New Article | Microbiota Influences Chemotherapy in Pancreatic Cancer

| February 2023 | New Article: In the study Tintelnot et al. identified a microbiota-derived metabolite that has clinical implications in the treatment of pancreatic cancer. Sciomics supported the authors by a protein profiling study of tumours derived from a mouse model upon treatment with 3-IAA and Firinox.

Tintelnot et al. Microbiota-derived 3-IAA influences chemotherapy efficacy in pancreatic cancer. Nature 615, 168-174 (2023)
New Article | Predicting a severe Covid-19 disease

| April 2023 | New Article: In a protein biomarker development project initiated by Sciomics, we have identified protein biomarker panels predicting development of a severe Covid.19  disease.

Hufnagel K., Fathi A. et al. Discovery and systematic assessment of early biomarkers that predict progression to severe COVID-19 disease. Communications Medicine 3,51 (2023)
New Sciomics Proteomics Research Blog has Launched!

Sciomics Protomics Research Blog


At Sciomics, we are dedicated to advancing healthcare through proteomics research. We are collaborating with research groups and big pharma, alongside our in-house biomarker research initiatives. To make this research more accessible to you, we are launching the new Sciomics science blog!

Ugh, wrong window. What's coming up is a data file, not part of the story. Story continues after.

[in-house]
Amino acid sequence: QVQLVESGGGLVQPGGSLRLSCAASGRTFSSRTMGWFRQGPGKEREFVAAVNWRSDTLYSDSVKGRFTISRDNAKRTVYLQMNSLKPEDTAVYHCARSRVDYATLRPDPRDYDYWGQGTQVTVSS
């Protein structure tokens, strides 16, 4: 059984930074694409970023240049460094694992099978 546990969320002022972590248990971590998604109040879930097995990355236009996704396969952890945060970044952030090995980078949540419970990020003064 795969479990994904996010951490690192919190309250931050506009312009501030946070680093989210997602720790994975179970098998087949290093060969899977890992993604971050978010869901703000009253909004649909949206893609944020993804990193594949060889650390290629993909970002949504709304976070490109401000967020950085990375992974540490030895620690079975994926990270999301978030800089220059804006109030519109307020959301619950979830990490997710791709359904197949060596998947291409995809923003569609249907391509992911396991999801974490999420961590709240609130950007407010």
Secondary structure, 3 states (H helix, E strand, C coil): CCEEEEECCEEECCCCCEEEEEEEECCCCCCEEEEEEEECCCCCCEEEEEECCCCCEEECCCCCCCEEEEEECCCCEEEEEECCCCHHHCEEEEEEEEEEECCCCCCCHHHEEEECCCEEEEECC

The first study we will feature was published this year in a journal in the Nature publishing group. It's a topic that affects us all. Any guesses? Stay tuned!




Dr. Matthew Wright

Chief Scientific Officer, Kinarus Therapeutics AG, Basel, Switzerland

"We are a small biotech company without our own wet labs. Sciomics recommended a UK CRO that performed cell culture experiments for our studies. Sciomics seamlessly coordinated the transfer of the biologic materials to their facility and performed the scioCD panel to characterize cell surface markers and cytokines in cell lines treated with our small molecule drug candidates. The Sciomics data were instrumental in supporting our IP protection strategy. Their advice was very helpful and they worked with us to extract the most out of the data. We are very satisfied and highly recommend the Sciomics platform and the team."

Product: scioCD

Kyriaki Barmpa

PhD Candidate, Developmental and Cellular Biology, Luxembourg Centre for Systems Biomedicine, University of Luxembourg

"By collaborating with Sciomics, we conducted a detailed analysis of the proteome of striatum organoids, uncovering significant differences that further assisted our research. Their communication was highly efficient, and the results were delivered promptly."

Product: scioPhospho